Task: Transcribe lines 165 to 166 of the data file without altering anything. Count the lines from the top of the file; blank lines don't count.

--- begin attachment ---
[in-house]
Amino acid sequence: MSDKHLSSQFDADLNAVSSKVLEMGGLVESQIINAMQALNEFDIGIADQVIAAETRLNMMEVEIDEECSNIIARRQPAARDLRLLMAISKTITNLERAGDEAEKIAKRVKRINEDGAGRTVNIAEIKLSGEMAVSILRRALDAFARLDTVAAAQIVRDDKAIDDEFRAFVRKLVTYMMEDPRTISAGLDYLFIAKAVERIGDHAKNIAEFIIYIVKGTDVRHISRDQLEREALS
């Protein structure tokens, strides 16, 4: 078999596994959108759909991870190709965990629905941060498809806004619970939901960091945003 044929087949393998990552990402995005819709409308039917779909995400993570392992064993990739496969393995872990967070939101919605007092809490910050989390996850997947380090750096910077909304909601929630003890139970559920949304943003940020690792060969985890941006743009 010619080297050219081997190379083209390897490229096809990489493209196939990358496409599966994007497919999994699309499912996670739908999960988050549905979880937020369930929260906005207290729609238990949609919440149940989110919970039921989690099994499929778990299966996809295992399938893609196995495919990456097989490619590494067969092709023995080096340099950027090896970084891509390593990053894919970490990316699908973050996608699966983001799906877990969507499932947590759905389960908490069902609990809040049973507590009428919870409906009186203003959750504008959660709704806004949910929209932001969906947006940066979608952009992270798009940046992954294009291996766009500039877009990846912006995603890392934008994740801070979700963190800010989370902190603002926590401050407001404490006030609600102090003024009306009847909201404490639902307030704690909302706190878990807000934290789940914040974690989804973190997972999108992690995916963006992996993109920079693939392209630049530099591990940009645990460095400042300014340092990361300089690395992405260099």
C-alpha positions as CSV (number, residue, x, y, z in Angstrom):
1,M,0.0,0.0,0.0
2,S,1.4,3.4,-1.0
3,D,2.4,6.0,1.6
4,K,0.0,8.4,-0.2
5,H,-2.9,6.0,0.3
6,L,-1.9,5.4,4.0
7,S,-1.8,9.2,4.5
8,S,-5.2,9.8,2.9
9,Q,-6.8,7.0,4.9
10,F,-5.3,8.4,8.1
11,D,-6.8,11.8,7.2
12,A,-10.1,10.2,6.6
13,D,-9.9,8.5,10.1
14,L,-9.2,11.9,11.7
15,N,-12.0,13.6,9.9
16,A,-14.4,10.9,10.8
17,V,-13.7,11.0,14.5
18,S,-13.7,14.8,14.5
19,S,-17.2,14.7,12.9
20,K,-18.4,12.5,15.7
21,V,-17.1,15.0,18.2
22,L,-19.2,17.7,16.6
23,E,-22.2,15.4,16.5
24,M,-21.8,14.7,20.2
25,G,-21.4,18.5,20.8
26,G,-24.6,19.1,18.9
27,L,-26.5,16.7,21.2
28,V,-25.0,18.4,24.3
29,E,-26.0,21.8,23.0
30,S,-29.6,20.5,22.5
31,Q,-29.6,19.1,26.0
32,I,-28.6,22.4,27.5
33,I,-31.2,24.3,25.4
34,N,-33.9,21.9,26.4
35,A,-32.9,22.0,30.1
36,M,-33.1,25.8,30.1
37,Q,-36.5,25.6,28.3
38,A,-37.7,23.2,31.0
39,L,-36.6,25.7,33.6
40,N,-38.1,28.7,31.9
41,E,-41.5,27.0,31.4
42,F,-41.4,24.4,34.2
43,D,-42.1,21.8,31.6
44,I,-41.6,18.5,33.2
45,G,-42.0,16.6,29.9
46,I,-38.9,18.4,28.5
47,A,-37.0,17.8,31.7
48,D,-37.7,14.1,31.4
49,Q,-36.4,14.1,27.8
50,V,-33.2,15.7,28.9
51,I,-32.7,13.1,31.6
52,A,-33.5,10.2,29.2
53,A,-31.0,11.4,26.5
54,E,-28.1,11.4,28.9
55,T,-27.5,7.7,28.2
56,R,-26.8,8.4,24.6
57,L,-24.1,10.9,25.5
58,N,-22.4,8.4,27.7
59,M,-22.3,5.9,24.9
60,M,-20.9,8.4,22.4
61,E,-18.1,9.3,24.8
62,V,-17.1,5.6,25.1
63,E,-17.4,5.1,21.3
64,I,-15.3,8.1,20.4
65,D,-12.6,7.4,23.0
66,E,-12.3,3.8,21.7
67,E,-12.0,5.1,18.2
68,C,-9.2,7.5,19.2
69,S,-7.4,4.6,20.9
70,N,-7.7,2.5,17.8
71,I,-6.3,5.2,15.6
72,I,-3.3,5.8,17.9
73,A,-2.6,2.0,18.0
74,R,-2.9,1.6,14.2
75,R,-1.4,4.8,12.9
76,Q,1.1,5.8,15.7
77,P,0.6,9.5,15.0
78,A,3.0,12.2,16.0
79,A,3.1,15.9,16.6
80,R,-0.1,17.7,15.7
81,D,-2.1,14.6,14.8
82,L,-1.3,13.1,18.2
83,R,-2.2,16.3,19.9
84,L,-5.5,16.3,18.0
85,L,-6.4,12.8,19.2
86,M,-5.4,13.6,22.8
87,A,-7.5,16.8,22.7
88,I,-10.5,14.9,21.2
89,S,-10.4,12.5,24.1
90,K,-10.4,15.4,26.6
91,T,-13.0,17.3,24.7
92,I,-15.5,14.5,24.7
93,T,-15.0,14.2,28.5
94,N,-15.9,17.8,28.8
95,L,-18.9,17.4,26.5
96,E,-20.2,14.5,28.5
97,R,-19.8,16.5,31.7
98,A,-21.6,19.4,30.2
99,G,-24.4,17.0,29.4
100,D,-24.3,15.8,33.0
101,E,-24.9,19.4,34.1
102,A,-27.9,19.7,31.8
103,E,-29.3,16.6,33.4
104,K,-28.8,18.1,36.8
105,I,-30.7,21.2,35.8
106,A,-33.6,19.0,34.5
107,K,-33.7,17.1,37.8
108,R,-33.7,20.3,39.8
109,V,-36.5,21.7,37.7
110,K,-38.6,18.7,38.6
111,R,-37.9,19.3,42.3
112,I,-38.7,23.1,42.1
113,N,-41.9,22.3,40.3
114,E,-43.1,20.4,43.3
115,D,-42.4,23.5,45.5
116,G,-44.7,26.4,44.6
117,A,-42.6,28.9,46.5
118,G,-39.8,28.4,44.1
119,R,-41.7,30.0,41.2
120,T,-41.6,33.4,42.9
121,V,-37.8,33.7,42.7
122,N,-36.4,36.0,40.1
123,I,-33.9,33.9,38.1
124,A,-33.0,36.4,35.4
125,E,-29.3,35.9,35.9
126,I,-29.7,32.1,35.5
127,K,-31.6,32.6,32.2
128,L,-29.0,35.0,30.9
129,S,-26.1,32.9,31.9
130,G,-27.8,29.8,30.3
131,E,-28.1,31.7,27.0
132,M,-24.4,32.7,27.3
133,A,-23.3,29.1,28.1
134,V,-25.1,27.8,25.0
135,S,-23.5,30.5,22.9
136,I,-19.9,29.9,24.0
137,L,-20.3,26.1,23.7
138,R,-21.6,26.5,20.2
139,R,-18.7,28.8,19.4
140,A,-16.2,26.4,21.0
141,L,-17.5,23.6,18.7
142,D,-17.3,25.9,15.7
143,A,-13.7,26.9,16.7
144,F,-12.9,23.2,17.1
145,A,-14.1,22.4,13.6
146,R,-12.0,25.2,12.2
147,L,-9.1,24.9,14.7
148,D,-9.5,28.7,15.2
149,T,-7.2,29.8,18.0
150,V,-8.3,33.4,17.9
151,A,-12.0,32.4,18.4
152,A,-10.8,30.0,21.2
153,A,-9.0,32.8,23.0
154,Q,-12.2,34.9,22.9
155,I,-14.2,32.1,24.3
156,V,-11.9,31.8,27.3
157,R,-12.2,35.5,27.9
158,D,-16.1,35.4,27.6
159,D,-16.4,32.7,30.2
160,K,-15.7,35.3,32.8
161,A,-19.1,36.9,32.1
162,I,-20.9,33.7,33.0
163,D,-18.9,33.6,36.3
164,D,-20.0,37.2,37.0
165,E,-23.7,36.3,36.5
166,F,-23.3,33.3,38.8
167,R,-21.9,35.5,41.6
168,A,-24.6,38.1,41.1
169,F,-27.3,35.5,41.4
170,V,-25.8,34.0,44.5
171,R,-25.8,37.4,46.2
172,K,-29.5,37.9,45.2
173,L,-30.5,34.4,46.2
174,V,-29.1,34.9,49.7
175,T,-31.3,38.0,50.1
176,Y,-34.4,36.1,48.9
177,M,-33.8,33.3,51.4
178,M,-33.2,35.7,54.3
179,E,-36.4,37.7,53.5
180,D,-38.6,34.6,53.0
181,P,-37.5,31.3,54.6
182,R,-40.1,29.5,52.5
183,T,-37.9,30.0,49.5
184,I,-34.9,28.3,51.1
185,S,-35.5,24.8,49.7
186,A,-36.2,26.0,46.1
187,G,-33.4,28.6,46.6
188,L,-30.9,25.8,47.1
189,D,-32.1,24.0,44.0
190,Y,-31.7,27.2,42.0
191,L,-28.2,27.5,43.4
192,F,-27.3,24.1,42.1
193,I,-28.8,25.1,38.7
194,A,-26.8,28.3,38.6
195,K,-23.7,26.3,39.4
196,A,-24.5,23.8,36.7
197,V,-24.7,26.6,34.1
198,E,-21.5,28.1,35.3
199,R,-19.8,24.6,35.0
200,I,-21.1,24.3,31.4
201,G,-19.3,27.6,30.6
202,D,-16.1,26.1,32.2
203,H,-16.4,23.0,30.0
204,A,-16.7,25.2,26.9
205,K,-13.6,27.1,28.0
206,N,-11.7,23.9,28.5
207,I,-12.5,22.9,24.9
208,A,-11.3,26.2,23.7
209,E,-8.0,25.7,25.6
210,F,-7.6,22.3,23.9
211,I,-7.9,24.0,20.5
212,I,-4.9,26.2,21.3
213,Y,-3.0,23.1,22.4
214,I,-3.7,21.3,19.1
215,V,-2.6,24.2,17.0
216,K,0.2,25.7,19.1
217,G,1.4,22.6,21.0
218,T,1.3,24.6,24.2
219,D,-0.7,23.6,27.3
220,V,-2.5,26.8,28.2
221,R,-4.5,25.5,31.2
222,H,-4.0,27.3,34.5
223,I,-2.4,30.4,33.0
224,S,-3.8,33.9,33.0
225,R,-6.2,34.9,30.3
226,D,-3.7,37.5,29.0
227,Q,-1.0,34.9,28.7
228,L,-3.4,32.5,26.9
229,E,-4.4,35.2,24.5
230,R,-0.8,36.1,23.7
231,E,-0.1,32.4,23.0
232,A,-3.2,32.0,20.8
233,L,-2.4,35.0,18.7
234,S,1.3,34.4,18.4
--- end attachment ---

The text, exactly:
161,A,-19.1,36.9,32.1
162,I,-20.9,33.7,33.0